Live from Abu Dhabi Connect the World takes you on a journey across continents, investigating the stories that are changing our world.
The search for Malaysia Flight 370 is not over yet.
The U.S. is sending special ships to locate the flight's data recorder, or "black box.”
Black boxes aren't actually black, they're orange, to make them easier to spot in wreckage. They record things like altitude, air speed and audio while a flight is in the air.
To help rescuers find them, they send out a homing signal for up to 30 days after a crash, which can be detected even when 4,000 metres underwater.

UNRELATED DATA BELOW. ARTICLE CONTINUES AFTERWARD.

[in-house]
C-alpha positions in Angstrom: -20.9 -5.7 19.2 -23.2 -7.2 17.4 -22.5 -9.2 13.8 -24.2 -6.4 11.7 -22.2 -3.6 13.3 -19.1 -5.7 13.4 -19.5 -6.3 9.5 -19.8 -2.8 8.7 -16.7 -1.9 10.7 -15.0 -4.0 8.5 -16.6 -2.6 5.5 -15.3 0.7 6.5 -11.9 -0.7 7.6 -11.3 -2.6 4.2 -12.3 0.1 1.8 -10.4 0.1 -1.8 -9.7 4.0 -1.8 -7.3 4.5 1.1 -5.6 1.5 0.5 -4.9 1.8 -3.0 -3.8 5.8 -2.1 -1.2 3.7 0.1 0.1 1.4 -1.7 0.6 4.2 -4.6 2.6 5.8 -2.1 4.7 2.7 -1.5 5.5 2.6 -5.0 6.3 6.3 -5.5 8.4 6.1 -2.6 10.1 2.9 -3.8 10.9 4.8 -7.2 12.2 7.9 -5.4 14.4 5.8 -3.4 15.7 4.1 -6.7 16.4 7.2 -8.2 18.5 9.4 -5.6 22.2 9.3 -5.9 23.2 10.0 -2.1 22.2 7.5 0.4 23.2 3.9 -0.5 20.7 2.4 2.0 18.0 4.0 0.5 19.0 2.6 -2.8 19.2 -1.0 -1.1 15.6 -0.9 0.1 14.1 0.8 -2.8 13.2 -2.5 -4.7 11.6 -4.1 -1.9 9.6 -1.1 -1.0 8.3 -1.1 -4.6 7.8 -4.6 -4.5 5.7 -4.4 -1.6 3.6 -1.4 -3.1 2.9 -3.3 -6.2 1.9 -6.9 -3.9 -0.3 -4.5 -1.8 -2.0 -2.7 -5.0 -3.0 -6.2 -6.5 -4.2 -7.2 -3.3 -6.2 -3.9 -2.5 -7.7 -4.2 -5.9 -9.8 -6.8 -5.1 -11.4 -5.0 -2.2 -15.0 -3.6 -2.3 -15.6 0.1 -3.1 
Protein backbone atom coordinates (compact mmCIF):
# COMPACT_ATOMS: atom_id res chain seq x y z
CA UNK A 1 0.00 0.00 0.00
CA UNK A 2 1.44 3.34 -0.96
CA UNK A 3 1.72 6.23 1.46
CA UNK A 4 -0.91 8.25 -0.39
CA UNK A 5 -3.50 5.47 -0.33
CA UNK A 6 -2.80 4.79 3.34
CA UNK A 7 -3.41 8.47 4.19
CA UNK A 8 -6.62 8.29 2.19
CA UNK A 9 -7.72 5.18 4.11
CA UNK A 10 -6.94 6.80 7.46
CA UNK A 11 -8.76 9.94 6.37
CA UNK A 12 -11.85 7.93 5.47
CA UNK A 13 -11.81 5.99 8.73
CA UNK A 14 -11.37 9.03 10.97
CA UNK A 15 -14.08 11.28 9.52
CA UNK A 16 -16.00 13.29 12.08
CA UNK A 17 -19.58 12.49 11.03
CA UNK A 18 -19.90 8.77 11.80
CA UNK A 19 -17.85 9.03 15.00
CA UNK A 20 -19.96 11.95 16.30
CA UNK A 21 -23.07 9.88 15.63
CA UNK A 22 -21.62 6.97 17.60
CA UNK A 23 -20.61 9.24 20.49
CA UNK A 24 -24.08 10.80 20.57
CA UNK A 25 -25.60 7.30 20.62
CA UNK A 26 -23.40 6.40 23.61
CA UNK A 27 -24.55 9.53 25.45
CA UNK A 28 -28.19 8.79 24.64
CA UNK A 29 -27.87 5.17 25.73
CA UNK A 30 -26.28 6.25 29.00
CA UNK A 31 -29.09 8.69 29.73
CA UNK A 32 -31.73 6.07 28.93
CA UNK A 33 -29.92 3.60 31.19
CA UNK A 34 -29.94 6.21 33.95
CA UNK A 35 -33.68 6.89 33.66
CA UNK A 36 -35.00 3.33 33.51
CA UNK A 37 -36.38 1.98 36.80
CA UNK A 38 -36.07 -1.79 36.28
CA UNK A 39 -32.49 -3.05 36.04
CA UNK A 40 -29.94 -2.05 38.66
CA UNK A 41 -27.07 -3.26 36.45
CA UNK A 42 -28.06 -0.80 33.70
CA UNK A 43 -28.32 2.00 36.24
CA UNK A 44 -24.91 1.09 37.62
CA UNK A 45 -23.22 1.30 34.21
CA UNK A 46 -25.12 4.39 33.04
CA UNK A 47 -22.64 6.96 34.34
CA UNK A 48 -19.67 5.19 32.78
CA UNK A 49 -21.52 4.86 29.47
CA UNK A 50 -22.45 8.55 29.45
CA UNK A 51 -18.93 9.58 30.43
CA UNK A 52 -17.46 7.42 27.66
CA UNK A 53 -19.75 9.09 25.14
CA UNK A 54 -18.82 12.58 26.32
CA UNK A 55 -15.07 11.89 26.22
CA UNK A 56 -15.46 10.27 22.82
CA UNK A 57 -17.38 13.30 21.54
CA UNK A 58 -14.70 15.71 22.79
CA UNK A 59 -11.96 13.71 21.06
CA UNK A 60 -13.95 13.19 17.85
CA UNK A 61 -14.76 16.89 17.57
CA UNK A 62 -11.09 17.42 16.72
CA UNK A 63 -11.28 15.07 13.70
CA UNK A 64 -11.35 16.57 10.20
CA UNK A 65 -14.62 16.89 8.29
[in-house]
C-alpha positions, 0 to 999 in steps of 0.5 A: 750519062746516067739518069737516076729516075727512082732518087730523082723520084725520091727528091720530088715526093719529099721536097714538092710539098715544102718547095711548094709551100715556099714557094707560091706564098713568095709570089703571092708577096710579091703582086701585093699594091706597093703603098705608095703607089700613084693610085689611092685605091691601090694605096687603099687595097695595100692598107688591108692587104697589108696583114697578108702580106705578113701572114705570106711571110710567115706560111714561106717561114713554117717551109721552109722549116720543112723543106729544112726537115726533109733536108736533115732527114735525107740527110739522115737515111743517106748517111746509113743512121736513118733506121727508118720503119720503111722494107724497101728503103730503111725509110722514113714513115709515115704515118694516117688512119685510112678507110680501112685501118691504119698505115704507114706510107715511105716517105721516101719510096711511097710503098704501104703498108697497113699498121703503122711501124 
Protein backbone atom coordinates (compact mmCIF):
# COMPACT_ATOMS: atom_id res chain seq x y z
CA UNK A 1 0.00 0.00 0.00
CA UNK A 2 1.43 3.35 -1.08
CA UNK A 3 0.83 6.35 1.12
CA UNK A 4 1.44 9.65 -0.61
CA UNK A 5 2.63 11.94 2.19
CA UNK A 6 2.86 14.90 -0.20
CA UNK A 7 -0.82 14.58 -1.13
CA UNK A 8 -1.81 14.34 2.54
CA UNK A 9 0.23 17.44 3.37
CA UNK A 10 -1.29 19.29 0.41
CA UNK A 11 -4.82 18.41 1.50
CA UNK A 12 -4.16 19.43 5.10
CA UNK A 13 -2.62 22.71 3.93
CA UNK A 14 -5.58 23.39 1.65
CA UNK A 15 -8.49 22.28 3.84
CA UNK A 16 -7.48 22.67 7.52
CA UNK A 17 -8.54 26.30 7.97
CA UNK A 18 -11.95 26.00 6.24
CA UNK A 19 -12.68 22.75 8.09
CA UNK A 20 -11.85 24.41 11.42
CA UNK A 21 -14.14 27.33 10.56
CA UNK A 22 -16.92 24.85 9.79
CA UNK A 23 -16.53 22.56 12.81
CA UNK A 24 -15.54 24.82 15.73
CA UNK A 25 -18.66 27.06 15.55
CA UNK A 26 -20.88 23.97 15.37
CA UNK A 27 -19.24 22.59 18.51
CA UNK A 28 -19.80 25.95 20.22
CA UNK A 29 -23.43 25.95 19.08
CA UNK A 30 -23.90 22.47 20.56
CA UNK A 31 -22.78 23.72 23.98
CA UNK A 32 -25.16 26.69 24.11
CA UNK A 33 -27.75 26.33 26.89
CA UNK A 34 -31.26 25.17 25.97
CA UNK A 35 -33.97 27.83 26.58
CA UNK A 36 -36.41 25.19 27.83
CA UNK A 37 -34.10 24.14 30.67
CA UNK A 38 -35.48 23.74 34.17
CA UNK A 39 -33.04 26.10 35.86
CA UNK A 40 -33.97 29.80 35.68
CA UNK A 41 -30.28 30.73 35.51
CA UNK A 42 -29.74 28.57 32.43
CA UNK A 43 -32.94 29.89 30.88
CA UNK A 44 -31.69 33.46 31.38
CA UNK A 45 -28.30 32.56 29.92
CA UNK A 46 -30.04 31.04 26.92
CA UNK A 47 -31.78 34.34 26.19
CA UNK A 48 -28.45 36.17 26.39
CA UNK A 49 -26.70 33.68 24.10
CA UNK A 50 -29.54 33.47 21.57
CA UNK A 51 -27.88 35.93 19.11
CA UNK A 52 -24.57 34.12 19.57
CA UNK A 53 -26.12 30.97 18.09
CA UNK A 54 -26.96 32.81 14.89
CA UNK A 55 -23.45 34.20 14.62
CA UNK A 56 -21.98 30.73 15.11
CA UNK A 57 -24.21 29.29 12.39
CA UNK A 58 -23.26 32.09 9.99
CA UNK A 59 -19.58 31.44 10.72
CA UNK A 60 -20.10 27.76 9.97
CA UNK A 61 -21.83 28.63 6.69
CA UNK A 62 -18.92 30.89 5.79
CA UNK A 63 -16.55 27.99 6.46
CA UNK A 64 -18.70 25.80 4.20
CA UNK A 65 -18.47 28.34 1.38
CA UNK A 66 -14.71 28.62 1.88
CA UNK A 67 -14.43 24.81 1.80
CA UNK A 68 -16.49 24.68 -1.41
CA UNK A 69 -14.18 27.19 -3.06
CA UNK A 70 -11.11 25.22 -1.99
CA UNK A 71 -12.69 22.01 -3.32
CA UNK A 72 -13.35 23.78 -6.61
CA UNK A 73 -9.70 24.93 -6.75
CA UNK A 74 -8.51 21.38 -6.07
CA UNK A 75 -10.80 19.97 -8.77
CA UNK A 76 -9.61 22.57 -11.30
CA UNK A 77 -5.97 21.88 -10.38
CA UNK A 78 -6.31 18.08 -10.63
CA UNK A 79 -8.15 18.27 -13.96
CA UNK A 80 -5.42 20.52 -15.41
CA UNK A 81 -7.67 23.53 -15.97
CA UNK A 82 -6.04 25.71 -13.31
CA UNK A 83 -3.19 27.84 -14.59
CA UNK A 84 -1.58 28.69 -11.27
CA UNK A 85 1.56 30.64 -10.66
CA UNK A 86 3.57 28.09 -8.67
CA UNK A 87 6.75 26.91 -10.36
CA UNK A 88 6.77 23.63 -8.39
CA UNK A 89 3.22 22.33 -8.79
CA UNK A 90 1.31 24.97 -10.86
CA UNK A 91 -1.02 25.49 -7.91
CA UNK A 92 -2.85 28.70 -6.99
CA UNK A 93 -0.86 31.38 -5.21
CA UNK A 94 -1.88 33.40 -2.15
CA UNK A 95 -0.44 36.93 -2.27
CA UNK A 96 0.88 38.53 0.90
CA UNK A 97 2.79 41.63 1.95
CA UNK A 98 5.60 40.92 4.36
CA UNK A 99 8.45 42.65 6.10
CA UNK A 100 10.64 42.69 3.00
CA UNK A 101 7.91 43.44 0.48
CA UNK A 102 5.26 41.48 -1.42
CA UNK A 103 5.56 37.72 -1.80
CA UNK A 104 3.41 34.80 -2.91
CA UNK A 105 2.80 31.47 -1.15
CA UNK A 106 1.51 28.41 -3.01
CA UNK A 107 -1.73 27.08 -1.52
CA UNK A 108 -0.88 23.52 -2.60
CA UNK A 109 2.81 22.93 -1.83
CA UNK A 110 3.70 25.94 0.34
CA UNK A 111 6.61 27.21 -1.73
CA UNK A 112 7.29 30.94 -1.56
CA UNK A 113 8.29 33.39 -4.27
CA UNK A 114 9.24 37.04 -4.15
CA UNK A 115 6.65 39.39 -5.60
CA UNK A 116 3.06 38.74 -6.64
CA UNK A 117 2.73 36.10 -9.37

On the various challenges search crews looking for the Malaysia Airlines plane are facing, Max spoke to David Gallo. He’s an oceanographer who helped in the search for the Titanic and co-led the search for the missing Air France Flight 447.
Gallo said the search would be getting "tougher by the day,” and highlighted some of the difficult conditions in the area – including whirlpools, bad weather, and the depth of the sea.
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